The 4th is, in my view, the best hole on the front nine and the second-best on the entire course. It’s a devilishly difficult tee shot, though, and conservative golfers will take a different approach to those who are less risk-averse. Drives are hit across the corner of a lake to a seemingly tiny slither of fairway that’s slanted from right to left. Your line very much depends on your carry distance and confidence, but the further right you go, the longer the second shot. And, to add another dimension to the difficulty, if you take an aggressive line and hit a great drive, there’s a risk that you’ll find another water hazard that lurks about 100 yards short of the green. My own drive cleared water by around 20 yards and only wet rough prevented it toppling into the pond through the fairway. The benefit of being aggressive, however, is leaving yourself a short iron to a green surrounded by rough and mounds. Those who play safe will require a long iron to a putting surface more suited to approaches with a steeper angle of descent.
After the 4th, the course does transform into a more links-like test, although elements of that type of layout are in existence from the second hole onwards. Humps and hollows and fairways channeled between banks and gargantuan bunkers are more of a feature from the middle of the front nine onwards, putting increased emphasis on driving accuracy and precision on approaches.
A tough par-4 is followed by a mild par-3 to kick off a back side that is arguably tougher than the preceding nine holes, before the stand-out hole on the PGA National: the 12th. It’s a beautifully crafted uphill par -5 that looks simply stunning when illuminated by shards of late-afternoon sunlight.
It’s a generous fairway, although lost balls will be commonplace for those straying right of the tee. Two huge, well-placed bunkers – one on the left and the other slightly further up on the right – create a good focal point for drives, but must be avoided at all costs. The ideal tee shot will stop some 20 yards short, in front of a narrow channel forged between the two crescent-shaped bunkers. From there, a long iron or fairway wood should be employed to find the ideal lay-up area on a fairway that moves gently, then more steeply, uphill towards a putting surface guarded by rough, swales and yet more sand. It’s just a beautifully sculpted hole.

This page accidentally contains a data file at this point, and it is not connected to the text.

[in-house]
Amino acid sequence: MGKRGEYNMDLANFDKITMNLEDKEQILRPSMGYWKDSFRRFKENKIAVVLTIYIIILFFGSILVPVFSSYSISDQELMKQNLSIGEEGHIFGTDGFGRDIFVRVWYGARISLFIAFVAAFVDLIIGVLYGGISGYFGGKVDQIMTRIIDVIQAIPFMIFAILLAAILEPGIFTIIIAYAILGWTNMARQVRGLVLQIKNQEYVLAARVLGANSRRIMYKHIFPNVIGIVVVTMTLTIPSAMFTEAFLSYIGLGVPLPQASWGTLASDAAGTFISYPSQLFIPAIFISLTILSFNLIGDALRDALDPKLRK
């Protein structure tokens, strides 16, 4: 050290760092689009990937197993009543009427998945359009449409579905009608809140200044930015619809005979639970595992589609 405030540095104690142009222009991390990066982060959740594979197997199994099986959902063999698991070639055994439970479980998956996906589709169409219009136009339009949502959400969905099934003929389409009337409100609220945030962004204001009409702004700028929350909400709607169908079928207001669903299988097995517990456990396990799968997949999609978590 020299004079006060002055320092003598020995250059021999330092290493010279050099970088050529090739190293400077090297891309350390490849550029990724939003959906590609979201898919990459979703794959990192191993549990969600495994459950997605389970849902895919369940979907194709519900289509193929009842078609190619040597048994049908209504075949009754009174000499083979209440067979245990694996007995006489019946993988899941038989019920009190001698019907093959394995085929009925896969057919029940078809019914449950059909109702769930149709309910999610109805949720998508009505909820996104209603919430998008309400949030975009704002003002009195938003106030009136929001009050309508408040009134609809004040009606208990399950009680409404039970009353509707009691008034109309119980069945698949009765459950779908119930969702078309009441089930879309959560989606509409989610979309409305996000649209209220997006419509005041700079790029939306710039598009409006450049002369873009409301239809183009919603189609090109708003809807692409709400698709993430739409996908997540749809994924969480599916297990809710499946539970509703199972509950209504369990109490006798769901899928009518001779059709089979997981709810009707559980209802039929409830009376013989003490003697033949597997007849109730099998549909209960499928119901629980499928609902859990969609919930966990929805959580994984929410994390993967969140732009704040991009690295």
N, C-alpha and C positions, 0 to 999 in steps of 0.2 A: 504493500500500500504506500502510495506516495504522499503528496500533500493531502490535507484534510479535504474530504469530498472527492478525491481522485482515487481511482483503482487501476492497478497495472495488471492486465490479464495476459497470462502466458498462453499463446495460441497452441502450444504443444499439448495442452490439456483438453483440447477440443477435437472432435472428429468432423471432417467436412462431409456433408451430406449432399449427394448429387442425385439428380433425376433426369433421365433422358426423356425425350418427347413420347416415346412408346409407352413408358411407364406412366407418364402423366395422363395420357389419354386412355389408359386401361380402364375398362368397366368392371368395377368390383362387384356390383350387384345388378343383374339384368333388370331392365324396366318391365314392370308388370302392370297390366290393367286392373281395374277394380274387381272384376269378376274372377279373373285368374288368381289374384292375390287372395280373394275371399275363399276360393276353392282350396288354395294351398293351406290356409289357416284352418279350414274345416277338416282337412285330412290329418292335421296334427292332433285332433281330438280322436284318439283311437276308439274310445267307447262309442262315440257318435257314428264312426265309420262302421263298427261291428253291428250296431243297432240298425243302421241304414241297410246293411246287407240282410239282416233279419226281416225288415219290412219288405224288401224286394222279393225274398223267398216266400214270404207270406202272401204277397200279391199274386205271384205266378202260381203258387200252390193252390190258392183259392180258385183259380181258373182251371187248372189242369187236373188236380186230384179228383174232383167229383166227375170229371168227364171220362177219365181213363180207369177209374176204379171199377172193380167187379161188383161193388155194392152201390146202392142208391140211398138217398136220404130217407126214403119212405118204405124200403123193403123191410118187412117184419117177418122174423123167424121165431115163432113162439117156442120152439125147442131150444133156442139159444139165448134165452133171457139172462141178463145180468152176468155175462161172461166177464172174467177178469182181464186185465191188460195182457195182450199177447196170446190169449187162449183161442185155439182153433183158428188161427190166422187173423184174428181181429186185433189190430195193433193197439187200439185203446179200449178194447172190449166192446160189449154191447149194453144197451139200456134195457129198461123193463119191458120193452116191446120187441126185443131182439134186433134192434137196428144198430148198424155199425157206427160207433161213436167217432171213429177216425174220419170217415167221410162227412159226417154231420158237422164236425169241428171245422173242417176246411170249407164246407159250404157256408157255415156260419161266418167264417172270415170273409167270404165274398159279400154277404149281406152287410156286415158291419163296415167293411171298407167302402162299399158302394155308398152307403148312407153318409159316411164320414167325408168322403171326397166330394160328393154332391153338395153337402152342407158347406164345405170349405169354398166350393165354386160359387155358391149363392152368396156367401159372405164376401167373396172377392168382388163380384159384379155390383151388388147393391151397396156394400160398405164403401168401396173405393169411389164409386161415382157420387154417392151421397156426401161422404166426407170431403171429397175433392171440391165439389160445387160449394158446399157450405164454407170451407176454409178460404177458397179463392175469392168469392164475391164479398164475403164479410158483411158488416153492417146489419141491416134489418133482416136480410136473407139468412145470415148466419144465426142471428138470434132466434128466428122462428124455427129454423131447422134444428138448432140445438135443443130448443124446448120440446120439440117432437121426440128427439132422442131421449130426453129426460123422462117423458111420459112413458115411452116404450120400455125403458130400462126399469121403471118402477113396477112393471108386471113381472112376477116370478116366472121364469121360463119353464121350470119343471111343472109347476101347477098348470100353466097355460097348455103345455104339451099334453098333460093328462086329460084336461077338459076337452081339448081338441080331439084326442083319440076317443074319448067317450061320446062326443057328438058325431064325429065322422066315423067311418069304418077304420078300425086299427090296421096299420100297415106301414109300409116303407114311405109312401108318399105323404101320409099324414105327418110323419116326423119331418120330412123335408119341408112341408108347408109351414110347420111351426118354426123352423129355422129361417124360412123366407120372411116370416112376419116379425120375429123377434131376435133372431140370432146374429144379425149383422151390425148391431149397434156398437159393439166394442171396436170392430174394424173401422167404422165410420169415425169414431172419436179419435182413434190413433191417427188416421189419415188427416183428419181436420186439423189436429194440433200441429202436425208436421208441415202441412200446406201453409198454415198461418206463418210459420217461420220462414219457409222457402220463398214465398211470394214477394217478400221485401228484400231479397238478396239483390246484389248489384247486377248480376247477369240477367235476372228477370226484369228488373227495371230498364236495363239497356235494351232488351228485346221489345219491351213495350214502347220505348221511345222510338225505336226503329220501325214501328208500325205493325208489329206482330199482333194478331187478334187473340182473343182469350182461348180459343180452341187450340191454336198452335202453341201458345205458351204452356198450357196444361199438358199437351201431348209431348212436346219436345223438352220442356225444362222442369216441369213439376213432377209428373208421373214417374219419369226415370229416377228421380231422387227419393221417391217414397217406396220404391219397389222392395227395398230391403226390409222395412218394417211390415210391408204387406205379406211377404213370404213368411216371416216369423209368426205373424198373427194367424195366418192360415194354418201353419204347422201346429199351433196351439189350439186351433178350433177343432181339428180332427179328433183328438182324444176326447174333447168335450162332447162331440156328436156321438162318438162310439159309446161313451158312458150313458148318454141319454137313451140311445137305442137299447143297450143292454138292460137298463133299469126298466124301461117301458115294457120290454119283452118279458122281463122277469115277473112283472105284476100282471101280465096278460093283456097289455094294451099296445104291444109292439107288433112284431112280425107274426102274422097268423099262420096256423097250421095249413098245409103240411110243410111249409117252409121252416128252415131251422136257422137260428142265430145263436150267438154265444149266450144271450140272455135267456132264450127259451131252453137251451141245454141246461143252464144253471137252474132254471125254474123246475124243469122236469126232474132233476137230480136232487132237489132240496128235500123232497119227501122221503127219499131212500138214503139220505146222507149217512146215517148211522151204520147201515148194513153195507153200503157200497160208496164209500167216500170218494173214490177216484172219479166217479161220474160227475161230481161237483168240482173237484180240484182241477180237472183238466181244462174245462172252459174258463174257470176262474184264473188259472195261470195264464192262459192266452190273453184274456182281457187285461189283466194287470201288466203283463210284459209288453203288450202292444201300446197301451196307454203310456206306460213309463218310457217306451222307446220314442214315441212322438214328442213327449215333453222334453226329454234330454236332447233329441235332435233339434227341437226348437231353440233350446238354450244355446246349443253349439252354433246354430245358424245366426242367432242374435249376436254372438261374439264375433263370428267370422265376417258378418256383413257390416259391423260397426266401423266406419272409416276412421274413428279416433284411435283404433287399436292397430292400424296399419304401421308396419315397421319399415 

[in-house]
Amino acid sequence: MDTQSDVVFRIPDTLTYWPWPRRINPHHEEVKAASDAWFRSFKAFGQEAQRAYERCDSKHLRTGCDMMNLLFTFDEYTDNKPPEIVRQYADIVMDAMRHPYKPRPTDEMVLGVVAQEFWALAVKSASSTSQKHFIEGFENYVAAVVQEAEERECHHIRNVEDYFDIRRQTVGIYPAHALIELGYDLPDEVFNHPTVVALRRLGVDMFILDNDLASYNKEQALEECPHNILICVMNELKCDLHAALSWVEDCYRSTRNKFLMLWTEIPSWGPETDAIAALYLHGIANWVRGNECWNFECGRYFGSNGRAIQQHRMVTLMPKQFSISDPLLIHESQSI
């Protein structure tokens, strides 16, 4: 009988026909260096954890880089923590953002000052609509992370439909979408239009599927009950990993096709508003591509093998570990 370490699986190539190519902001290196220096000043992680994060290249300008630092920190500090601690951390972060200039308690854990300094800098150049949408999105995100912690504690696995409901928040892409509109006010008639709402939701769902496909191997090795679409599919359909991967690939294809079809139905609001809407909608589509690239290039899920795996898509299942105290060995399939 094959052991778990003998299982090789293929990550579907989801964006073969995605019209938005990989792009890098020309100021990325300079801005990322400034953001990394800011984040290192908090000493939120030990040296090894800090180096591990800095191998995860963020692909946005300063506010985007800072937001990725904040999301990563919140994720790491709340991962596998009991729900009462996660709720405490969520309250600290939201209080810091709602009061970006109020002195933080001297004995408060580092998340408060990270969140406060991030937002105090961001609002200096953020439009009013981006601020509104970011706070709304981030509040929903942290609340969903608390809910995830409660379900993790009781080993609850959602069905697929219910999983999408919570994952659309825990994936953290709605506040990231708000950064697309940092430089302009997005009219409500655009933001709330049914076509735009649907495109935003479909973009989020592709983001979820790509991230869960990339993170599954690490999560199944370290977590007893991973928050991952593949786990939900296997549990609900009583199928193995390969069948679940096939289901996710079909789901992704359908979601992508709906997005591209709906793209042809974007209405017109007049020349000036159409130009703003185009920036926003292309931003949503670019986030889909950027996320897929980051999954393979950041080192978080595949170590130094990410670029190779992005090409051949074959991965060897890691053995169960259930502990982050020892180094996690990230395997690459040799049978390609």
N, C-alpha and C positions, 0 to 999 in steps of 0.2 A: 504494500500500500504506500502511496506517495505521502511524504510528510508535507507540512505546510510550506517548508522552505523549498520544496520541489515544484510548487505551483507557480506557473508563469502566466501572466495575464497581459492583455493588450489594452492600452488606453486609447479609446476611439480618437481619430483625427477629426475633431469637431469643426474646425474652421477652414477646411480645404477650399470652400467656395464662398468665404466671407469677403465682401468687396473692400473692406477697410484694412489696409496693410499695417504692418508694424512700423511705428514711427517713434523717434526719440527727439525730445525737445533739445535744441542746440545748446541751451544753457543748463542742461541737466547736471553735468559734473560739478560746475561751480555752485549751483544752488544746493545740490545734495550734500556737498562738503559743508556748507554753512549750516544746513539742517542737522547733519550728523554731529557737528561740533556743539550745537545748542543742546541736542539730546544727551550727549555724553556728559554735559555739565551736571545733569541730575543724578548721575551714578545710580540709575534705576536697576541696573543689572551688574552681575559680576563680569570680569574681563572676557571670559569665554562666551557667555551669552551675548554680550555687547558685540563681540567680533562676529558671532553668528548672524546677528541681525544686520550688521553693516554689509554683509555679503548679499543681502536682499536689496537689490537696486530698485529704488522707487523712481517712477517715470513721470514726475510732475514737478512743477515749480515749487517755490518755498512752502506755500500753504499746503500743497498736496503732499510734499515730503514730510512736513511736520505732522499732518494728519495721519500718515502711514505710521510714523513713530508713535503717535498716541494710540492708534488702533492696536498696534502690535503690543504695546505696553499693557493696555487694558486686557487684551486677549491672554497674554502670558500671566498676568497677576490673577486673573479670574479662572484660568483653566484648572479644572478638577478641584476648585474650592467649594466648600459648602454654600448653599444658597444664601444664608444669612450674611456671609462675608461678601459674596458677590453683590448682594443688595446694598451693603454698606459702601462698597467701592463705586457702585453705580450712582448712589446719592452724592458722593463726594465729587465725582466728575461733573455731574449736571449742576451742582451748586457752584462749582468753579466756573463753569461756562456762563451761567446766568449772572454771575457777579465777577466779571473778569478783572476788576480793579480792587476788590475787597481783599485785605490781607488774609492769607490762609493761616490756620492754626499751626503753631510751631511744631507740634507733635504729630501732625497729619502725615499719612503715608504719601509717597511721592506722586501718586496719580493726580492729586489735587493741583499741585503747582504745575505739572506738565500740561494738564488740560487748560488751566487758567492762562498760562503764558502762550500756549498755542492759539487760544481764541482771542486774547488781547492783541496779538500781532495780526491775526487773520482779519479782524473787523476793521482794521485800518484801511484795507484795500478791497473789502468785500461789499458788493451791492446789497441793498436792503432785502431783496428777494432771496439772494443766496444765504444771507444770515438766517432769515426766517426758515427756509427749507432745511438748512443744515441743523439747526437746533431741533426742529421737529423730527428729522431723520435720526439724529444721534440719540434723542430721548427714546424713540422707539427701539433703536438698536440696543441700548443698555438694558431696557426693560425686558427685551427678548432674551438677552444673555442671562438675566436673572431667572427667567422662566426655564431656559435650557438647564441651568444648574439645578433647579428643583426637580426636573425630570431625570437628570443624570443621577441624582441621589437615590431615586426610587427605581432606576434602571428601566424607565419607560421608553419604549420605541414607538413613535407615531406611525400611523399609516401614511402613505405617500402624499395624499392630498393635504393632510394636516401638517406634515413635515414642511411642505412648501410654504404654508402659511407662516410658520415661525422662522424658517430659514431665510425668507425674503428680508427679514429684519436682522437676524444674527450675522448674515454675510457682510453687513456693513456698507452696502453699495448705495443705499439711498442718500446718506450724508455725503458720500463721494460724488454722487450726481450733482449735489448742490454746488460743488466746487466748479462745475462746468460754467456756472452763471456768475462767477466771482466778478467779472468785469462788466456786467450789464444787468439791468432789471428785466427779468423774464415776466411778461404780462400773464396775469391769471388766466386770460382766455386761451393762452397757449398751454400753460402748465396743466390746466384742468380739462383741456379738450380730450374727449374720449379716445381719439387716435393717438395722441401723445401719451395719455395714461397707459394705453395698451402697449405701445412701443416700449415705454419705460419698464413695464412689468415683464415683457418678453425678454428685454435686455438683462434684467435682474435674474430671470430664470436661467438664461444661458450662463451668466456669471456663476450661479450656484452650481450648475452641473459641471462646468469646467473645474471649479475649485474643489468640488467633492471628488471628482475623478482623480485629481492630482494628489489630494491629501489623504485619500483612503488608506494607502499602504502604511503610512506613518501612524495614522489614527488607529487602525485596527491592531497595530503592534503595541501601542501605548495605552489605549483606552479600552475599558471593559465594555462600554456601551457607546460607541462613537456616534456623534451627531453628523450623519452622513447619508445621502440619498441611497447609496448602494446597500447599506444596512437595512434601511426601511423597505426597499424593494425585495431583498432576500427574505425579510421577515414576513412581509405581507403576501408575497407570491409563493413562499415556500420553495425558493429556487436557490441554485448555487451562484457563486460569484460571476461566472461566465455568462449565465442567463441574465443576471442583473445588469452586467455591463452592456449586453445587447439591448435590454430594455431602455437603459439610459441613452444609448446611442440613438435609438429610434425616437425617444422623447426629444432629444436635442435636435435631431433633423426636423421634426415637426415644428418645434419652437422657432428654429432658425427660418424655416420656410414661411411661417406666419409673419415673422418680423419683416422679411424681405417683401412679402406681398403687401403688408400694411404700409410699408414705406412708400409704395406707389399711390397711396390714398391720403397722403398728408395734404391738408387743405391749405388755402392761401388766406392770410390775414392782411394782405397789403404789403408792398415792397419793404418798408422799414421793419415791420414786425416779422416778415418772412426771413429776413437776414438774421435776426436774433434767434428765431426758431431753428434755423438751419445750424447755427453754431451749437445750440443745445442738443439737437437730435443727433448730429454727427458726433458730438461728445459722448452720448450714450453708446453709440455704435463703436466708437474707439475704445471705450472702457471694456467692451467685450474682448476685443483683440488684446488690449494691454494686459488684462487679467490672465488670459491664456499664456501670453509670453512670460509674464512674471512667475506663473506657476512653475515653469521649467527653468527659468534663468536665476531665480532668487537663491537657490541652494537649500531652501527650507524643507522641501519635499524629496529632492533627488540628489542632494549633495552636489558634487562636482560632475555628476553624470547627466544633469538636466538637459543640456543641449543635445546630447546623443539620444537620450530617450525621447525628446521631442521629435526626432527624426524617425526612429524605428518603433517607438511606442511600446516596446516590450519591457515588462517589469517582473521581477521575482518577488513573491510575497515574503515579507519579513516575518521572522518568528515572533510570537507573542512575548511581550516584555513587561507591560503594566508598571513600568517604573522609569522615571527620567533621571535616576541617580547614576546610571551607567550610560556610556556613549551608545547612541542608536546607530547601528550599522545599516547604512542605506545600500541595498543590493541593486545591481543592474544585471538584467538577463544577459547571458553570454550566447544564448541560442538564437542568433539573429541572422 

Other strong holes on the back nine include the 13th – a sweeping, downhill dogleg par-4 with a tiered green that’s angled from front left to back right – and the par-4 14th. It’s a boomerang-shaped hole with another massive bunker situated on the apex of the dogleg. Longer hitters might be tempted to take on the diagonal drive but the shrewd play is a fairway wood or long iron to the corner, leaving a mid-iron to a tricky downhill-sloping putting surface fronted by a steep run-off area.
The PGA National is a course with some really entertaining, unique holes that can be played in a number of different ways. There’s good variation here and some striking course characteristics – notably the vast bunkers and tricky links-esque green complexes – and you can’t help but feel it’d get more acclaim and attract more focus if it wasn’t situated on the doorstep of a four-time Ryder Cup host course. Still, it’s a well worth a visit and a course that surpassed my expectations. Overall, I’d give it a rating of 8/10.